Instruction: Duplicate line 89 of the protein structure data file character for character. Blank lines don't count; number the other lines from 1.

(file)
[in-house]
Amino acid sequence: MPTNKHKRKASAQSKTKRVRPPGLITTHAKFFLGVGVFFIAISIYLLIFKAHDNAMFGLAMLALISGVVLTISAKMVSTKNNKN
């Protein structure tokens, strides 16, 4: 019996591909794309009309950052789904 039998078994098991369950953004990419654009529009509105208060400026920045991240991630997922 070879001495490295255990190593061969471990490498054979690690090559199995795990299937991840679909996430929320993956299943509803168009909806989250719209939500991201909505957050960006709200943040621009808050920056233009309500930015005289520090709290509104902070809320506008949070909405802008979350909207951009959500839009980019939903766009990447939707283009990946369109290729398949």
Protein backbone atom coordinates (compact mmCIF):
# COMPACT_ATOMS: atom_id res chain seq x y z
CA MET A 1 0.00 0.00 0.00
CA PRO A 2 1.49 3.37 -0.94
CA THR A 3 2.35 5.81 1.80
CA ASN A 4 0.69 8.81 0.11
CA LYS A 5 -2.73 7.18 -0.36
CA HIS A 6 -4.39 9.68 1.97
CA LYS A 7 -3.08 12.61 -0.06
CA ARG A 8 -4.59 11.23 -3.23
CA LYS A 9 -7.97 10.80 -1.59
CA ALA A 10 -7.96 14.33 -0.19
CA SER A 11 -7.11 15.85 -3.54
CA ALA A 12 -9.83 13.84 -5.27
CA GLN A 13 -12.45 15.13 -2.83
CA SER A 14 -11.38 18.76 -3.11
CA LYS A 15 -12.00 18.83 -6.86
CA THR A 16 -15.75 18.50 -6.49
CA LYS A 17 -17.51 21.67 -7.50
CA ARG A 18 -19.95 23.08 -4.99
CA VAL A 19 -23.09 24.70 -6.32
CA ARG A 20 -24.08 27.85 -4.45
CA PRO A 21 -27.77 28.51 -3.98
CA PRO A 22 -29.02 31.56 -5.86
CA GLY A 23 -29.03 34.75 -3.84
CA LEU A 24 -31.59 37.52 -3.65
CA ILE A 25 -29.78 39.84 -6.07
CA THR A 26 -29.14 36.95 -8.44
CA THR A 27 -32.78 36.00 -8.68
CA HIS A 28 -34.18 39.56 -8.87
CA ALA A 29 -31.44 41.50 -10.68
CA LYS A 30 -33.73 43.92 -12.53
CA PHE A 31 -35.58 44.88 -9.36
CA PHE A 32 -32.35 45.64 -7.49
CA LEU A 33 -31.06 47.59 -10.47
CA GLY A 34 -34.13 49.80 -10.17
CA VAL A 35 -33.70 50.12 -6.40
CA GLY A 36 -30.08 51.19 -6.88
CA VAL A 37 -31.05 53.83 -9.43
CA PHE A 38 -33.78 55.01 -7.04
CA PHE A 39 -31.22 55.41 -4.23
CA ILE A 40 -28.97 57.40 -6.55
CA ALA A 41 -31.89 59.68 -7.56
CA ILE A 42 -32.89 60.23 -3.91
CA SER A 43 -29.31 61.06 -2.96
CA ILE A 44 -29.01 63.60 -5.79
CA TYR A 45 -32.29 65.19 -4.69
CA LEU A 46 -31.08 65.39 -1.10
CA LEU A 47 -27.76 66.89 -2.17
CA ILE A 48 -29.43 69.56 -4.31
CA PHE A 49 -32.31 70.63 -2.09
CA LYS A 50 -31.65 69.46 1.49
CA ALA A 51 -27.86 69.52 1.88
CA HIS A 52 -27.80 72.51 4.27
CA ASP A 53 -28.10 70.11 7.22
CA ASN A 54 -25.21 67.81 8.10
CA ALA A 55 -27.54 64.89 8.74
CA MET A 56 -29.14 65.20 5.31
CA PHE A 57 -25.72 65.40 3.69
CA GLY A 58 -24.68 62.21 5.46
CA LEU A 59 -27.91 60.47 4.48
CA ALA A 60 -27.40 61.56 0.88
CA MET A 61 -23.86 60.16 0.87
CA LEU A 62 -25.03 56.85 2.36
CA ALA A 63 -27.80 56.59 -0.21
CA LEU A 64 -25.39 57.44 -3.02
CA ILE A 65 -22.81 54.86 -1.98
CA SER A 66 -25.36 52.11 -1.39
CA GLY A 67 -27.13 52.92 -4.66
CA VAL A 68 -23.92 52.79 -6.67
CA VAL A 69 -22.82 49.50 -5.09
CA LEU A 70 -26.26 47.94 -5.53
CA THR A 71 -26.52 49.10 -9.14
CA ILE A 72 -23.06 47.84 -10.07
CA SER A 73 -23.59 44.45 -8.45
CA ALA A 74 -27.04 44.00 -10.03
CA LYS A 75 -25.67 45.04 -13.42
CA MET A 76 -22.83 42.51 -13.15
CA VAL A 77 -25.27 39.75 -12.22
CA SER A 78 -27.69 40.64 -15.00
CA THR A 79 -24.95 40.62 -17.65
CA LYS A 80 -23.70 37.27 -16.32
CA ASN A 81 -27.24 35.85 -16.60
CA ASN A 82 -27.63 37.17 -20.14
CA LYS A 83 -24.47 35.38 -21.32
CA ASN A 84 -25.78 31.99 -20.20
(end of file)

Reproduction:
CA ASN A 84 -25.78 31.99 -20.20